The outline of a foot on the Gokstad Ship gives us an inkling of what it might have been like for Vikings to cross the ocean.
He’s crowded into a sleek sailing ship with 65 other men. Scarcely room to move. It’s been days since anybody has seen land − longer since anyone bathed. The old-timers’ repeated tales of bygone raids and voyages are beginning to wear thin.
His place is behind an oar, but there is no need to row continuously on the North Sea. With wind in the sail, the boat surges towards England, where riches await.
But what is there to do while waiting to reach a foreign coast?
Maybe it was a teenager engaged in a Viking version of tagging a school desk. In any case, someone took out his knife, bent down and traced the outline of his foot on the deck of the Gokstad Ship. Read more.
A mysterious Viking sundial found in Greenland may have helped the ancient mariners sail at the same north-south latitude across the Atlantic, new research suggests.
The study, detailed Tuesday (April 9) in the journal Proceedings of the Royal Society A Mathematical and Physical Sciences, suggests that the raiding Norsemen might have been even more impressive sailors than previously thought.
“It is widely accepted that Norse people were excellent mariners. Now it seems they used much more sophisticated navigational instruments than we thought before,” said study co-author Balázs Bernáth, a researcher at Eötvös University in Hungary. Read more.
For centuries, it has been a crystal of legend locked in the verses of Norse myth with little or no evidence that it was ever real. Now it seems scientists at last have grounds for believing that the Viking “sunstone” used to navigate the seas did indeed exist.
Researchers who have spent three years poring over a cloudy crystal discovered in the wreck of an Elizabethan ship sunk off the Channel Islands believe they have proved that it could be the substance described by the Norsemen as helping to locate the sun when obscured by cloud.
The so-called sunstone has long been the subject of scientific intrigue after it was described in one Icelandic saga as a magical gem which, when held up to sky, would reveal the position of the sun even before dawn or after sunset.
The recent excavation of a pair of Viking feet and a tiny silver Anglo-Saxon coin may lack the glamour of the discovery of the last Plantagenet, but it has shone a light on one of the least known periods in the long history of York Minister: the centuries between the fall of Roman empire and the coming of the Vikings, in AD866.
The coin, no bigger than a 5p piece, is a sceat, minted in York. It is in such good condition that experts at the British Museum first thought it was a Victorian fake. So good is its state of repair that marks are legible identifying the maker as Eadwine, who also minted coins for the Northumbrian court. It proves that York had enough status and wealth in the early 9th century to support its own mint. Read more.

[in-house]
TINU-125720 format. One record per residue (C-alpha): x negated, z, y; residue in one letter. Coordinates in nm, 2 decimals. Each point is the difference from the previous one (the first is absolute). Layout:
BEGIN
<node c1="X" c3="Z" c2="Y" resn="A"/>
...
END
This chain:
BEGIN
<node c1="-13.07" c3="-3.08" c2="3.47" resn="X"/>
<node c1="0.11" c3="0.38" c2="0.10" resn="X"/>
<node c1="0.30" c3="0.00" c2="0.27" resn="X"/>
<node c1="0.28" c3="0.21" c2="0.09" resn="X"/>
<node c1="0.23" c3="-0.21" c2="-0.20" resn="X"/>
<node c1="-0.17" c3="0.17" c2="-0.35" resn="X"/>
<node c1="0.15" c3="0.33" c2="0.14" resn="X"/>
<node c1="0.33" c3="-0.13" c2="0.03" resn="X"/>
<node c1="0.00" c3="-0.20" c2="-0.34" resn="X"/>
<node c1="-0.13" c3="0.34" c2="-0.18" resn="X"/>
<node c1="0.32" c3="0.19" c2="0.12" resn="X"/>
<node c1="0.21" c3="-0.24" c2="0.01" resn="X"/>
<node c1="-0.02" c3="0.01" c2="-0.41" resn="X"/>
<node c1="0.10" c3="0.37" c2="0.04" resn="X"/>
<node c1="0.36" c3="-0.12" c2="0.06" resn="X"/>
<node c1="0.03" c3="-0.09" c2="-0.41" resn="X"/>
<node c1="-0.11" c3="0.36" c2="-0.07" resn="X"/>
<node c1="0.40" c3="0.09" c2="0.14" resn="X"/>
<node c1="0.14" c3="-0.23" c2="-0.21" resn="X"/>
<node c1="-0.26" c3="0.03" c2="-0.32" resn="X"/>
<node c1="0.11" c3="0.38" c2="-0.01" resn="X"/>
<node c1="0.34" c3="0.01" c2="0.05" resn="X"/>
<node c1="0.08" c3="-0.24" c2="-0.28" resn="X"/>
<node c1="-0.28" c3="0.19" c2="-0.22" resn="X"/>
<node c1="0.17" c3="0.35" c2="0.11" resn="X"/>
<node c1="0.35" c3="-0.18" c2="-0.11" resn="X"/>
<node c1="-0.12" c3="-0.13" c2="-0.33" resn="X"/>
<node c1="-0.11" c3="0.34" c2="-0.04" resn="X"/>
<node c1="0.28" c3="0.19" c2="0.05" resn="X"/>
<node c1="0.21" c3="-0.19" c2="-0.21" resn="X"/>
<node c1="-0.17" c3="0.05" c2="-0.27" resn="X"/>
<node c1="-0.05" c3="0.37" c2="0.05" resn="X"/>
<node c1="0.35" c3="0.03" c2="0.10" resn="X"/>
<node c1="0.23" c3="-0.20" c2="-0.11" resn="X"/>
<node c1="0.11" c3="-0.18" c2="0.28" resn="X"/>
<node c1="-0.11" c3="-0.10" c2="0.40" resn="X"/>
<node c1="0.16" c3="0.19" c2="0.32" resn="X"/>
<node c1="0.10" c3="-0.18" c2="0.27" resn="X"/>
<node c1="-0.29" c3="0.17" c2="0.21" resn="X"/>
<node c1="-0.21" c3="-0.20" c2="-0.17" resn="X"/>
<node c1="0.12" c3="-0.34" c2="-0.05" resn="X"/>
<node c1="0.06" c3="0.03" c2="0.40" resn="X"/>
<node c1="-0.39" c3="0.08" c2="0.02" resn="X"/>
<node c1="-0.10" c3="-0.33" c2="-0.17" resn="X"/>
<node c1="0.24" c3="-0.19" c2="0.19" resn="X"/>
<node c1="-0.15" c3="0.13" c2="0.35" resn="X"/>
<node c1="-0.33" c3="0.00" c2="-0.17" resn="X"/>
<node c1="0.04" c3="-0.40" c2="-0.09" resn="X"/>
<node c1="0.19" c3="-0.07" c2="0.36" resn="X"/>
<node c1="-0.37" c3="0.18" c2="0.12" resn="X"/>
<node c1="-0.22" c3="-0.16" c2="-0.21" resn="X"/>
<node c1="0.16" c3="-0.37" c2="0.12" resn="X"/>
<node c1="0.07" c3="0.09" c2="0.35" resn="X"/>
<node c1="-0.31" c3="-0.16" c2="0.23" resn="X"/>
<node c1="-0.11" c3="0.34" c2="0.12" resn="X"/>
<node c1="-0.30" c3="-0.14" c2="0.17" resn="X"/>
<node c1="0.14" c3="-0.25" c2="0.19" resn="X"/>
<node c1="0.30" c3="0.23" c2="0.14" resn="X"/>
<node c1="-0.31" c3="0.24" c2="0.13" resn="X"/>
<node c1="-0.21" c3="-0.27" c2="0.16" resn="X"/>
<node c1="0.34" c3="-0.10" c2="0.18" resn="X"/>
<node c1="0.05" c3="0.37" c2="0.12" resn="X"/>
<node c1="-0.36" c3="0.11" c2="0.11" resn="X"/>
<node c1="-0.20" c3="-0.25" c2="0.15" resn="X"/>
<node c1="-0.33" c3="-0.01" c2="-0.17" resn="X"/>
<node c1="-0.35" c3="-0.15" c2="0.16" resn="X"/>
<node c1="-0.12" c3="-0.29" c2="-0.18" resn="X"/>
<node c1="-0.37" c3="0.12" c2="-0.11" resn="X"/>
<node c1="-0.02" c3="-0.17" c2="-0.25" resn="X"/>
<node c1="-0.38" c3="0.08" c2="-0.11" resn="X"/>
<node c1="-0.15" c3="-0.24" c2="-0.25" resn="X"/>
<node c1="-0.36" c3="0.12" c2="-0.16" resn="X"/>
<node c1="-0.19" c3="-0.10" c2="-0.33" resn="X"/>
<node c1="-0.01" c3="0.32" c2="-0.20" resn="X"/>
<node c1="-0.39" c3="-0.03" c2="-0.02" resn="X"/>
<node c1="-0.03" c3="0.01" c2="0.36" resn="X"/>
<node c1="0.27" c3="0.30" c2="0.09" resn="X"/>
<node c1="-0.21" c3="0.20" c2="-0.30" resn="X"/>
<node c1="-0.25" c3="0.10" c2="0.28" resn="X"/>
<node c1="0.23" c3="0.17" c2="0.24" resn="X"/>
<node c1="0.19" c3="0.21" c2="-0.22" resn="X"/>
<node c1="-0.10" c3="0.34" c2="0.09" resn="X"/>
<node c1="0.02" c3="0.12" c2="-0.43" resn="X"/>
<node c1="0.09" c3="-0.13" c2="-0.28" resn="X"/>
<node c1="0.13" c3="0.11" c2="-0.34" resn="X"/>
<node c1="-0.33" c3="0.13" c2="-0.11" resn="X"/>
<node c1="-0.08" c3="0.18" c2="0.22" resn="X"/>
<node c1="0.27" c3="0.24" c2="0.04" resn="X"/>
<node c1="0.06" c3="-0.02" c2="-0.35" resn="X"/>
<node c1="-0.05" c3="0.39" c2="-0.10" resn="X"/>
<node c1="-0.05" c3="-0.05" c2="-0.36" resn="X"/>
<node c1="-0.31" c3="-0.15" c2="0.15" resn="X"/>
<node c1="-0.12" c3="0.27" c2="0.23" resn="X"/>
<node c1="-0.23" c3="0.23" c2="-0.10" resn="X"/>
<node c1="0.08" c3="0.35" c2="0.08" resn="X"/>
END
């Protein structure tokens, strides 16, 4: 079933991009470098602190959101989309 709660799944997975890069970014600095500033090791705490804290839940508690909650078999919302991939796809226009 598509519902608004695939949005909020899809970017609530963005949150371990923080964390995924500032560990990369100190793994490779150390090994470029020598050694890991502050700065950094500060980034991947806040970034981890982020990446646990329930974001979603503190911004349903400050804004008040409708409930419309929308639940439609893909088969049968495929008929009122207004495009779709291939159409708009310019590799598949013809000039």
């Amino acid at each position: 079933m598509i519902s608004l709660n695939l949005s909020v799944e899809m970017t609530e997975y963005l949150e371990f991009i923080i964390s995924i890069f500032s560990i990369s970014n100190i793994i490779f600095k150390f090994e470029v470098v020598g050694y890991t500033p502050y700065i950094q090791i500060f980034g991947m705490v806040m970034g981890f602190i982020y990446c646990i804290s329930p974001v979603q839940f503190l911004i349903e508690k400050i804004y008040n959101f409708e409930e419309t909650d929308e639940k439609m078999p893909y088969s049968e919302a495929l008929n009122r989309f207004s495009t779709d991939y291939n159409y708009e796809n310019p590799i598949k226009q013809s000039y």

The status of Viking women may be underestimated due to the way we interpret burial findings.
“To assume that Viking men were ranked above women is to impose modern values on the past, which would be misleading,” cautions Marianne Moen. She has been studying how women’s status and power is expressed through Viking burial findings. Her master’s thesis The Gendered Landscape argues that viking gender roles may have been more complex than we assume.
Exploring new perspectives of Viking society is a theme which also will be the focus of the forthcoming Viking Worlds conference in March 2013, where Moen is a member of the organising committee. Read more.
Life in the Viking Age was tough and hard, and physical work filled much of their days, but their lives were not without leisure.
In a new study, Leszek Gardela uses archaeological findings and careful reading of Viking sagas to describe how Vikings killed time when they were in mood for entertainment.
The archaeologist paints a vivid picture of Viking life, but the familiarity of many of the activities suggests that while Vikings had shorter lives and arguably vented their frustrations in more violent ways than what most people do today, leisure time in the Viking Age was not too different from leisure time in 2012. Read more.
The discovery of a skeleton in a shallow grave has raised new questions about Wales in the age of the Vikings.
The skeleton, found at Llanbedrgoch, Anglesey, has forced experts to revise the theory that five earlier skeletons were the victims of a Viking raid.
Evidence now suggests the men may have spent the first part of their lives in Scandinavia.
Experts say artefacts discovered confirm Llanbedrgoch as a 10th Century manufacture and trade centre.
The site was discovered in 1994, and in the late 1990s, five bodies - two adolescents, two adult males and one woman - were found. Read more.
When Danish Vikings sailed across the North Sea and conquered England, they left their mark on the English language and place names. That’s common knowledge, at least to historians.
What’s perhaps less known is that the influence cut both ways. Although England was under Danish rule in the Viking Age, the English were culturally and politically more sophisticated than their neighbours to the east.
Historian Marie Bønløkke Spejlborg was one of the more than 300 Norse mythology researchers who attended the 15th International Saga Conference held recently in Aarhus, Denmark.
She is currently writing her PhD thesis about how the English some 1,000 years ago left a significant imprint on Danish society. It is, for instance, likely that it was the English who inspired Danes to organise themselves into cities, according to her historical sources. Read more.